Because charter schools typically don’t have many students with special needs, many are able to fully pay for their special education programs with the money they get from the government. There’s no “spillover” into their everyday budget. Crucially, they also don’t have to pay those large fees to the district. That saves them a lot of money every year.
Winning Charters Back
After losing about half of its charter schools, San Diego Unified is now studying whether it might be able to offer charter schools the same option they get elsewhere: Full access to their funding, minus an administration fee.
The school board heard a presentation on this on Tuesday morning. It hasn’t taken any concrete action on the issue, and instead asked staff to come back with more data on a proposed plan.
“We’re looking to see if we can offer charters a better deal,” said district Chief of Staff Bernie Rhinerson.
If San Diego Unified moves to this new model, it could prove beneficial both to individual charters and to the district:
• The district could bring in some extra revenue from the administration fees it charged to schools. It would also have more oversight of the special education programs operating at charters within its boundaries.
• For charters, the benefit would also be monetary. The state allocates per-student funding to schools according to which SELPA they’re a member of. There’s a complicated formula that works out how much a student in, say El Centro, gets, compared to a student in San Diego.
As a large, urban district, San Diego Unified’s SELPA gets considerably more funding per-student than one of the SELPAs currently teamed up with local charter schools. Students in the San Diego SELPA are allocated $734 each in state and federal funding, compared to $637 at the other SELPA.
For a school with 1,000 students, that would mean an additional $97,000 a year.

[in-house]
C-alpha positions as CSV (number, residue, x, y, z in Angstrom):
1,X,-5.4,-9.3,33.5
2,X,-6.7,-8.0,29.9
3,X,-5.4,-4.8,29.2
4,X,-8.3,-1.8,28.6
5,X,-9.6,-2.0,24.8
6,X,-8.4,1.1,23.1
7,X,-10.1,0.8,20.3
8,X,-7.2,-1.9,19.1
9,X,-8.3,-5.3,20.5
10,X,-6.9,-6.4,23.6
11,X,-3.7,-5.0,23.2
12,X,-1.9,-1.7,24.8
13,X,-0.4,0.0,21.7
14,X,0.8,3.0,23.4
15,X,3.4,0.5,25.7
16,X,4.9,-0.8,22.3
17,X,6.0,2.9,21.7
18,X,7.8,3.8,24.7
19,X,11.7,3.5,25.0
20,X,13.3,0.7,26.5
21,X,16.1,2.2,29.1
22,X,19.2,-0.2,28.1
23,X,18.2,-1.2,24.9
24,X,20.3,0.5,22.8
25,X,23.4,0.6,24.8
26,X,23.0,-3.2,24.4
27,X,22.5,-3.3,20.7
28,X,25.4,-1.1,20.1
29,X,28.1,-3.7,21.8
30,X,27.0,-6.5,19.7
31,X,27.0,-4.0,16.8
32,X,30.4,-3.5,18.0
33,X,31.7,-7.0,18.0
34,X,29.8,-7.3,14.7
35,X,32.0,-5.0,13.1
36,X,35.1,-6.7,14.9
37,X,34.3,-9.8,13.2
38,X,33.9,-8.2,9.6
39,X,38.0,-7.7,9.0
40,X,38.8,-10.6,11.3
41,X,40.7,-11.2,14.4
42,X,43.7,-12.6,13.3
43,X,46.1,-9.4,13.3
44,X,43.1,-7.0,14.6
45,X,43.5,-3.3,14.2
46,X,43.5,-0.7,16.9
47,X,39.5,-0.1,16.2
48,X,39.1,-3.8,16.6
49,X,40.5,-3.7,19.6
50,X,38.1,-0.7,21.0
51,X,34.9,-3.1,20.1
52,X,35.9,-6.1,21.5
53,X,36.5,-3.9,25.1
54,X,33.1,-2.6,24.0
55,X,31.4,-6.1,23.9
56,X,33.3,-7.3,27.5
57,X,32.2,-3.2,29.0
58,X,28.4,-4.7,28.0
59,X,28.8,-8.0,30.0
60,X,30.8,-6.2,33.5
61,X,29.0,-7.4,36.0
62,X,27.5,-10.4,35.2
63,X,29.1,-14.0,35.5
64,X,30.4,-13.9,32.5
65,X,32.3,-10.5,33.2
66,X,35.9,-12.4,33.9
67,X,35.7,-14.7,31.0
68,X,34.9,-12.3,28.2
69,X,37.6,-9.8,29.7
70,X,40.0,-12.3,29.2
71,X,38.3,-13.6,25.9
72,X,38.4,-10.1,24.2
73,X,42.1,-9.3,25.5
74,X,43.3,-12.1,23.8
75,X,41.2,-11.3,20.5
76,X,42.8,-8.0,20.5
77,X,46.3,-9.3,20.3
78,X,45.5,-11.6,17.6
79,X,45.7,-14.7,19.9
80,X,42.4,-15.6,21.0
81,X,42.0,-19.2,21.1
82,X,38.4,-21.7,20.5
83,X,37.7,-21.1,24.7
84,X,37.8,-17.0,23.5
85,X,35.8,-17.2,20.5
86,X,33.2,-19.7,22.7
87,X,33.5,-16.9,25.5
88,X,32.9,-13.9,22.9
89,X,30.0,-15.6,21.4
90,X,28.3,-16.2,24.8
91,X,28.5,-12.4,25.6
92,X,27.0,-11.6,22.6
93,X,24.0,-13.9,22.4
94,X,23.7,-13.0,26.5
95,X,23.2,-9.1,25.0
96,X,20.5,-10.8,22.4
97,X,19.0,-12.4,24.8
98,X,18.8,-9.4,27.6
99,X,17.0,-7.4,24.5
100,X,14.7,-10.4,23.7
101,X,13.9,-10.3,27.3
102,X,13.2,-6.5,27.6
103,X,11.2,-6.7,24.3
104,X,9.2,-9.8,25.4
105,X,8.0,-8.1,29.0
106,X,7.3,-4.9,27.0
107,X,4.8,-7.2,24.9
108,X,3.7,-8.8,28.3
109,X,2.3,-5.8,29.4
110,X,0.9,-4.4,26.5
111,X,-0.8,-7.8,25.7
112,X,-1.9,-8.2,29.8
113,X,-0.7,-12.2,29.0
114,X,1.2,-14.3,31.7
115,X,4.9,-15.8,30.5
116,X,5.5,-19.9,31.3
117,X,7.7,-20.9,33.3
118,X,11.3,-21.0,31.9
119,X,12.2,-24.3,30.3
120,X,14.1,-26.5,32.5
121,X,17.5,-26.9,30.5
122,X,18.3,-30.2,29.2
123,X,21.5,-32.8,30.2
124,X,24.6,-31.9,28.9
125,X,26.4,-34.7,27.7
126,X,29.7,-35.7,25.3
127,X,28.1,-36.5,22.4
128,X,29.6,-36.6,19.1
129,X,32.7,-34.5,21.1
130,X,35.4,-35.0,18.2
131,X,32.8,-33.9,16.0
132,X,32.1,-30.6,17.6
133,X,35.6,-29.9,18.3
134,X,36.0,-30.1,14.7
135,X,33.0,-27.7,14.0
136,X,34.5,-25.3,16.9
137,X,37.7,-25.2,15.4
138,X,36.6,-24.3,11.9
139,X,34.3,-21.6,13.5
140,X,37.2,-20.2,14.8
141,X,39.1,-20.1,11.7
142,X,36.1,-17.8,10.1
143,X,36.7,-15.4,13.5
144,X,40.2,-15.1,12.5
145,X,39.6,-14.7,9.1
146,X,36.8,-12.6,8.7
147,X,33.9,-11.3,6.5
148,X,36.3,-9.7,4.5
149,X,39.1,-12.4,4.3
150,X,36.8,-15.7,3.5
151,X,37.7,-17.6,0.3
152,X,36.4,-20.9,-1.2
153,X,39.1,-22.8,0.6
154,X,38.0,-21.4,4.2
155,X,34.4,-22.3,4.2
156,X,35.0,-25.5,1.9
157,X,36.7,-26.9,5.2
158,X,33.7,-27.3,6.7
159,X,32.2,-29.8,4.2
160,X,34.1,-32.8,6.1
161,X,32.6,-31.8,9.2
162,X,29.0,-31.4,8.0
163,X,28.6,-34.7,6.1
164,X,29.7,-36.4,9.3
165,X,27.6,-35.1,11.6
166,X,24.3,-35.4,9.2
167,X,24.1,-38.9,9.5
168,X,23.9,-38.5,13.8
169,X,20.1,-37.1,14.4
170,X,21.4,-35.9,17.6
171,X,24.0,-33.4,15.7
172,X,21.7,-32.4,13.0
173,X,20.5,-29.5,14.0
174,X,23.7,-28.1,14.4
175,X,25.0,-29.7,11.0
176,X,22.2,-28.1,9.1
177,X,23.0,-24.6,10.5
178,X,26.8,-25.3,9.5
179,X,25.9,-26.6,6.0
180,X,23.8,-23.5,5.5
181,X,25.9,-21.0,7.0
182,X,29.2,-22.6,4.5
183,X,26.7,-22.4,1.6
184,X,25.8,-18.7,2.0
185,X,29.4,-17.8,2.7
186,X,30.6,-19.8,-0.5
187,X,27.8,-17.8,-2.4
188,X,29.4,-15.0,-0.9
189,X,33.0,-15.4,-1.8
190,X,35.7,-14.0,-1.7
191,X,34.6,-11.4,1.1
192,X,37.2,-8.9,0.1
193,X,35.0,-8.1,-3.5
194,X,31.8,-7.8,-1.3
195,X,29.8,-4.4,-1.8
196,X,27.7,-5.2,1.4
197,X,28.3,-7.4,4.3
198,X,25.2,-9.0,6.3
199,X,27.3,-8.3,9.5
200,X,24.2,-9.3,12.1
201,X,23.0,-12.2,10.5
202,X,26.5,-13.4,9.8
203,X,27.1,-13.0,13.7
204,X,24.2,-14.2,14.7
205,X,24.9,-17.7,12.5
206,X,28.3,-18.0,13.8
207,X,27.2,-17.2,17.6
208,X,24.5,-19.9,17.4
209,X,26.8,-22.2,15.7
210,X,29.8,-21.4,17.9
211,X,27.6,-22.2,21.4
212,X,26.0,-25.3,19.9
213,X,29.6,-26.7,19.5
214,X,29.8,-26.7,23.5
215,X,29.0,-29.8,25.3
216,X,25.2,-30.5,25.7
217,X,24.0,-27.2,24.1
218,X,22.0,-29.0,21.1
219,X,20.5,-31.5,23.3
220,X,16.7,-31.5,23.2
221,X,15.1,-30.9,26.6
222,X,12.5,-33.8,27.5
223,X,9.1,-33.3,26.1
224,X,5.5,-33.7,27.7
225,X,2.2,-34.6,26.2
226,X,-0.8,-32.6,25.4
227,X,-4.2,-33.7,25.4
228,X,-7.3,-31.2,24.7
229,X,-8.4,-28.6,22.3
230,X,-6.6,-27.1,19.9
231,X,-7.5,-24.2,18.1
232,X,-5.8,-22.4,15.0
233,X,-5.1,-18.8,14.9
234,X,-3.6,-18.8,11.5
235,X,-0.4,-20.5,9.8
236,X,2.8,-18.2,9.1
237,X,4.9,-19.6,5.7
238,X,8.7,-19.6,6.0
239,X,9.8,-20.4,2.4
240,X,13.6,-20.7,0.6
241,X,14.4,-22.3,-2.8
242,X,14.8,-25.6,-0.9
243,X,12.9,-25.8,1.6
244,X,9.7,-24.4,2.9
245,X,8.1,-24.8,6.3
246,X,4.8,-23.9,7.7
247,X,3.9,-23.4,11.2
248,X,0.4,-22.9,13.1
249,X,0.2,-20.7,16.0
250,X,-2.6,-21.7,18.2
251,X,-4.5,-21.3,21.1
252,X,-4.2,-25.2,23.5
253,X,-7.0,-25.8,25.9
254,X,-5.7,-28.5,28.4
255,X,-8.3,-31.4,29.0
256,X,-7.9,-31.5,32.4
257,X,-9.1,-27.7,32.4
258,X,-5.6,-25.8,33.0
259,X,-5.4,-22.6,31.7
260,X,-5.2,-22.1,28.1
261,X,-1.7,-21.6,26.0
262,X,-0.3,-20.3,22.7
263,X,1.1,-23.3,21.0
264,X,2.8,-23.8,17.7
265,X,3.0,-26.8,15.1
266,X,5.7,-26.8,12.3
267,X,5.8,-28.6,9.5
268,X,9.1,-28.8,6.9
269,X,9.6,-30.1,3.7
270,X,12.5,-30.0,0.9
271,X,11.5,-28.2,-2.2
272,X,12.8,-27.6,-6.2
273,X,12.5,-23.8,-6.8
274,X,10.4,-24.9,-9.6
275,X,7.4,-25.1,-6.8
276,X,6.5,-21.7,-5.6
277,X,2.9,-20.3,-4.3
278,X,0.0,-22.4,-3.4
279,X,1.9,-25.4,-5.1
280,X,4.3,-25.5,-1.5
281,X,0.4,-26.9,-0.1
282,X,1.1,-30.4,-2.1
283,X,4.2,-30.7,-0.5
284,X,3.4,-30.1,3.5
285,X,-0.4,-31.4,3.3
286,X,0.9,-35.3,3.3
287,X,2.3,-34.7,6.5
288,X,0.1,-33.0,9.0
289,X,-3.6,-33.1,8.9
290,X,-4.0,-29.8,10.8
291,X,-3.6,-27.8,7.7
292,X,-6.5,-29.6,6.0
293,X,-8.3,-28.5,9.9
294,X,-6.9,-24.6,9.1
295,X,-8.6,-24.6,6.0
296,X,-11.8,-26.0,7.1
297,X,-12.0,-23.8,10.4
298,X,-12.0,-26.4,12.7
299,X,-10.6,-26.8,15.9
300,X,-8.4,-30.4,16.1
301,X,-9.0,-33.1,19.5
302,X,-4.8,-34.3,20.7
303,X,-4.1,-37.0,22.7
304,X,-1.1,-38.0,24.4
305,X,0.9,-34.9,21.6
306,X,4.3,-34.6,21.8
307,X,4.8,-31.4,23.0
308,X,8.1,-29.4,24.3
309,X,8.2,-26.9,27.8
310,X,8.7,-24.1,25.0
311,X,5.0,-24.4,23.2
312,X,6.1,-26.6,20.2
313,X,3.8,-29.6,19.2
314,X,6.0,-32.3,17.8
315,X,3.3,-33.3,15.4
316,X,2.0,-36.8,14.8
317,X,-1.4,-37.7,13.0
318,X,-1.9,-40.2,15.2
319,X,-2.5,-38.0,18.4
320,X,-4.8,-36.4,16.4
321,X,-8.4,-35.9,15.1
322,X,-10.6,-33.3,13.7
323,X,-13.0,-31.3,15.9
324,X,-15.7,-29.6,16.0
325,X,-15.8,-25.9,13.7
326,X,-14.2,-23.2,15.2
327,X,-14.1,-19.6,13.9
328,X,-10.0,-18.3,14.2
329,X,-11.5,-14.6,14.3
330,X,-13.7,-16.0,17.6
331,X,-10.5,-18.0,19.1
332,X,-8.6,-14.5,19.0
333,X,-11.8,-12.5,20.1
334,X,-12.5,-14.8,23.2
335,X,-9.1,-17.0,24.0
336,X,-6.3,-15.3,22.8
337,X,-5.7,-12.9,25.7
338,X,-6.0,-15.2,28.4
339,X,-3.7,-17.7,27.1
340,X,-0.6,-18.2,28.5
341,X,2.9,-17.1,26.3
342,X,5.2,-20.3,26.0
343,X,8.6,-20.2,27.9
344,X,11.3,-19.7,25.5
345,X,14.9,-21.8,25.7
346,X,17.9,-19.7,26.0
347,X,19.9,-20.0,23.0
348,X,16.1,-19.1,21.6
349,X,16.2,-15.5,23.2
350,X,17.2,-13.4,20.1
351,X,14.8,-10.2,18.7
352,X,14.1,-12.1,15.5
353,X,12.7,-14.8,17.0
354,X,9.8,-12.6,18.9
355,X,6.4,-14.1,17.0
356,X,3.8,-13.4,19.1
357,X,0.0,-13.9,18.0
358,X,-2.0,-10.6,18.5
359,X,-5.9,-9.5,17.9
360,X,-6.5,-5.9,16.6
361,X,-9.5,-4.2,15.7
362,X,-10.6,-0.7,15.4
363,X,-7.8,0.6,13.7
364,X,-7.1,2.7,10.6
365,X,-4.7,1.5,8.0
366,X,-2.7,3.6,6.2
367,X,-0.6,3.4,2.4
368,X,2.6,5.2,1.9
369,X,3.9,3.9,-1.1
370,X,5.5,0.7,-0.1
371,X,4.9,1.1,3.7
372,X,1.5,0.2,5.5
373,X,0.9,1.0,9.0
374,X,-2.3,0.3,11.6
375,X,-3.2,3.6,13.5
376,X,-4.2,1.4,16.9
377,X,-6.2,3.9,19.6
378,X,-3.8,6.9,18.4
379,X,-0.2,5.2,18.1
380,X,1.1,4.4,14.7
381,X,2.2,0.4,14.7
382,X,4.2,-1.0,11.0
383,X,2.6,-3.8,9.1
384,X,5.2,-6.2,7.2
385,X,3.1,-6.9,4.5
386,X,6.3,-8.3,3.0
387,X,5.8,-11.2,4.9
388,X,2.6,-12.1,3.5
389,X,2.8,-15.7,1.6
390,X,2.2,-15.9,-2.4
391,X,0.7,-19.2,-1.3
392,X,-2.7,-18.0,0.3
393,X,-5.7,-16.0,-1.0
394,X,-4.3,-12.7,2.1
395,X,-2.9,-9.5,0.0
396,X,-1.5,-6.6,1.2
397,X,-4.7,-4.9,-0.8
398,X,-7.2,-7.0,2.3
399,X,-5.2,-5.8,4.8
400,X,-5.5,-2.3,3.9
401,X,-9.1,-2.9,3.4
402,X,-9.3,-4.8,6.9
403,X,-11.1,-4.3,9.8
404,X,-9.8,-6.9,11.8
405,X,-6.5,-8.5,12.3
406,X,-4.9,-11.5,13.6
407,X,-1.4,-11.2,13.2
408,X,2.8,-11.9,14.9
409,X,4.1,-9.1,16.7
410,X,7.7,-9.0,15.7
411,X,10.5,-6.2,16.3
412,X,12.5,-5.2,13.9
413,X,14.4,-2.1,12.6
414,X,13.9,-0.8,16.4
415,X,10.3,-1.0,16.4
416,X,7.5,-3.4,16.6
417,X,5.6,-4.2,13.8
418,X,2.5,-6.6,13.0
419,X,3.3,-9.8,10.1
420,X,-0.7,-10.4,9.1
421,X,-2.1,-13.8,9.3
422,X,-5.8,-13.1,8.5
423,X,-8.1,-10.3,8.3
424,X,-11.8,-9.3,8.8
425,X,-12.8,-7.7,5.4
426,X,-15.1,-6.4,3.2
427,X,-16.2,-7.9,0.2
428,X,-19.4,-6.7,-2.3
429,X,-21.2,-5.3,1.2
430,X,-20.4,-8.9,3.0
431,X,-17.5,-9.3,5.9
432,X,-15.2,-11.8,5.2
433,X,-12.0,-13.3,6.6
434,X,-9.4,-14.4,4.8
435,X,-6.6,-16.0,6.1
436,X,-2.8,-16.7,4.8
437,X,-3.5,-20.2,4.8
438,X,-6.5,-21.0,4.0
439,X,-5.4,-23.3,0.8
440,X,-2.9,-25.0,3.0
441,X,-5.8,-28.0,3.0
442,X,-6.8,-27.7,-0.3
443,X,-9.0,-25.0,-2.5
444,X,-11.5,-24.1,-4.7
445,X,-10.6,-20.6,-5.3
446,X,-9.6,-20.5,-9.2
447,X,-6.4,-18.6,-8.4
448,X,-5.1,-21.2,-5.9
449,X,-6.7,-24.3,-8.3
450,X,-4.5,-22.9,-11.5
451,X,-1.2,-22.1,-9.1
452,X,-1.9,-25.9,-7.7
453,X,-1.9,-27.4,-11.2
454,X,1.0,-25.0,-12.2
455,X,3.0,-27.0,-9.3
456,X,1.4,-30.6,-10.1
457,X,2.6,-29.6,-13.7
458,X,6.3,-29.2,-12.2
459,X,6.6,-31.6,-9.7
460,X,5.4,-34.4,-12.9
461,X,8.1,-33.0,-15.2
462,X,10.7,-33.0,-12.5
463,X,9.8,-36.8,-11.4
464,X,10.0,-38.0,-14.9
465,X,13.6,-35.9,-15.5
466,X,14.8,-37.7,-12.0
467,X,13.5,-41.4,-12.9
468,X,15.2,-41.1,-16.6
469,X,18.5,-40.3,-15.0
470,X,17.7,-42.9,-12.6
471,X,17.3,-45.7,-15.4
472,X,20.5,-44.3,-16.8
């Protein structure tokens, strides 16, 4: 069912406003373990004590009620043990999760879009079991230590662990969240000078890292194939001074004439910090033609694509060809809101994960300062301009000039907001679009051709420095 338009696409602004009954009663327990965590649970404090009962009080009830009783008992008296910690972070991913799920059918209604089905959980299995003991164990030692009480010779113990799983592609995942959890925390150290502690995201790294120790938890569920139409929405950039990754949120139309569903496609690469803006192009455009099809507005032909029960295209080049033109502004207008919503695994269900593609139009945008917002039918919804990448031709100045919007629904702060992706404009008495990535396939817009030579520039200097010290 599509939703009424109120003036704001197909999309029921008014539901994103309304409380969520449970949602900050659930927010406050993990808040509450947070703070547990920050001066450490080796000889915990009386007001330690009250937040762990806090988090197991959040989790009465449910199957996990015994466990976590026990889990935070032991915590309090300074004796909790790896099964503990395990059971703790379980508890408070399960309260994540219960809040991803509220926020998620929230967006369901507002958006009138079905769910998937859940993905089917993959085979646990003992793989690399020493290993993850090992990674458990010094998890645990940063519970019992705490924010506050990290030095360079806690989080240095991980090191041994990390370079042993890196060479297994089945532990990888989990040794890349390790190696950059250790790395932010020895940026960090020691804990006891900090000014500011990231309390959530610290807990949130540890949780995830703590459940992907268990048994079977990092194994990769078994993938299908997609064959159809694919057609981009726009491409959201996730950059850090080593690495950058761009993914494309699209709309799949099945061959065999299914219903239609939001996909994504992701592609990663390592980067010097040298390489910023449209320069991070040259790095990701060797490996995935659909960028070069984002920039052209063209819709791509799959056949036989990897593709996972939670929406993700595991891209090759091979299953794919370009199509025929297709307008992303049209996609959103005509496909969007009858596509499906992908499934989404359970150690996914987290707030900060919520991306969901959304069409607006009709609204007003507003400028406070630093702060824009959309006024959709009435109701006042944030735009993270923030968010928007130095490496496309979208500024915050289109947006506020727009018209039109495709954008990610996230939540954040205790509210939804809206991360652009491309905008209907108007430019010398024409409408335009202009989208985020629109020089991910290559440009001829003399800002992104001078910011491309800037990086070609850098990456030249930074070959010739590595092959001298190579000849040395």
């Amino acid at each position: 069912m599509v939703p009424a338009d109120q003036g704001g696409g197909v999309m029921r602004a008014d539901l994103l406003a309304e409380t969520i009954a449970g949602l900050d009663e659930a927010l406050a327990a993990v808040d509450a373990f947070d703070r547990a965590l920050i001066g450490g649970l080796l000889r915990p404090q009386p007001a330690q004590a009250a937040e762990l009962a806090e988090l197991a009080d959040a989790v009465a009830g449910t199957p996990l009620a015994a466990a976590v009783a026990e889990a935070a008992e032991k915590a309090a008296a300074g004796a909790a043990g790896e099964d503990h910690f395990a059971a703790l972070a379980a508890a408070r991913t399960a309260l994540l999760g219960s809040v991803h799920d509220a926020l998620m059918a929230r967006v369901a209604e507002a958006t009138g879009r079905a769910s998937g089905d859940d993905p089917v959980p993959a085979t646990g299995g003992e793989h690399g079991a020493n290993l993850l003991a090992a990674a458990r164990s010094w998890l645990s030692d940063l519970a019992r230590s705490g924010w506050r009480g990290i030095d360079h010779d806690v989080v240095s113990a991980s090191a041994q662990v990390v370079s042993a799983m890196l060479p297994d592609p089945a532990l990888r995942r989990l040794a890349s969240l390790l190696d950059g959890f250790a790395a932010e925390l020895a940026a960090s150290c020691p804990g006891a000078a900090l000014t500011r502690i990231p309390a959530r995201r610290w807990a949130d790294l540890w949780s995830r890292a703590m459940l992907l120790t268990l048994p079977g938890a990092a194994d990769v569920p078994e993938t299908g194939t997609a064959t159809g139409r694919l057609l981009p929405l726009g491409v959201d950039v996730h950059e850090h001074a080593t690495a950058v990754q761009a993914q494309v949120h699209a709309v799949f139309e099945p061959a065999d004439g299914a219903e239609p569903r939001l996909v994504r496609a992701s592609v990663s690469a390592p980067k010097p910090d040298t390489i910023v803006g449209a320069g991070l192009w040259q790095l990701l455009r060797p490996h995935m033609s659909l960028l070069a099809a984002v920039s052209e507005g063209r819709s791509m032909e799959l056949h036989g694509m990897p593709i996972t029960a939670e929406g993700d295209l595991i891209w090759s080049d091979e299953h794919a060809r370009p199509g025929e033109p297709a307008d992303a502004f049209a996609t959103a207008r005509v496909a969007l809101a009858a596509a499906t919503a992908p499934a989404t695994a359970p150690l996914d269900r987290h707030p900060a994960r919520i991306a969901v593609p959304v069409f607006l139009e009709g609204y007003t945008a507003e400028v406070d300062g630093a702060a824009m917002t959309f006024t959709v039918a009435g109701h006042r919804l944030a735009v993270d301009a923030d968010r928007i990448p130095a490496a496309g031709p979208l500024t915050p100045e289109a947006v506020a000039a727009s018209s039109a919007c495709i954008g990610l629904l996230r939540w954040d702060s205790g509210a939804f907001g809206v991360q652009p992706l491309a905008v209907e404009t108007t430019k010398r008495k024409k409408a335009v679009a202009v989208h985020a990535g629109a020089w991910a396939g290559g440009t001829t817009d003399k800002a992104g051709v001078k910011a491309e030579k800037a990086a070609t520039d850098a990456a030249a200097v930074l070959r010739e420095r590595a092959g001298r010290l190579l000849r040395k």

Rhinerson said there could be other benefits, too. The school district has a wealth of local knowledge about special education services. It could help charter schools find the services they need efficiently and quickly, he said.
“A lot of the schools still call us for advice now anyway,” Rhinerson said.
Will They Come Back?
It remains to be seen whether charters are interested in re-coupling with the district.
Along with the cost issue, several charter school principals I spoke to earlier this year said they left the district’s program because of concerns about the way it was run.
If the district wants to oversee returning charters’ programs, it will have to answer charters’ questions about how much autonomy they will be allowed under the new system.
And, with San Diego Unified in the midst of an ongoing and seemingly endless budget crisis, charters would be placing the fate of their special education programs back into the hands of a district that’s in financial trouble.
David Sciaretta, principal of Albert Einstein Middle School, said he’s more than happy with the arrangement his school currently has with another SELPA, but said he would be interested in at least looking at what the district could offer.
“I’m not one of those people that says ‘If the district’s hands are on it, then I won’t even consider it,’” Sciarretta said. “At the end of the day, we want to do what’s best for the kids, and if we could have more money to increase our services, we would think about it.”
Will Carless is an investigative reporter at voiceofsandiego.org currently focused on local education. You can reach him at email@example.com or 619.550.5670.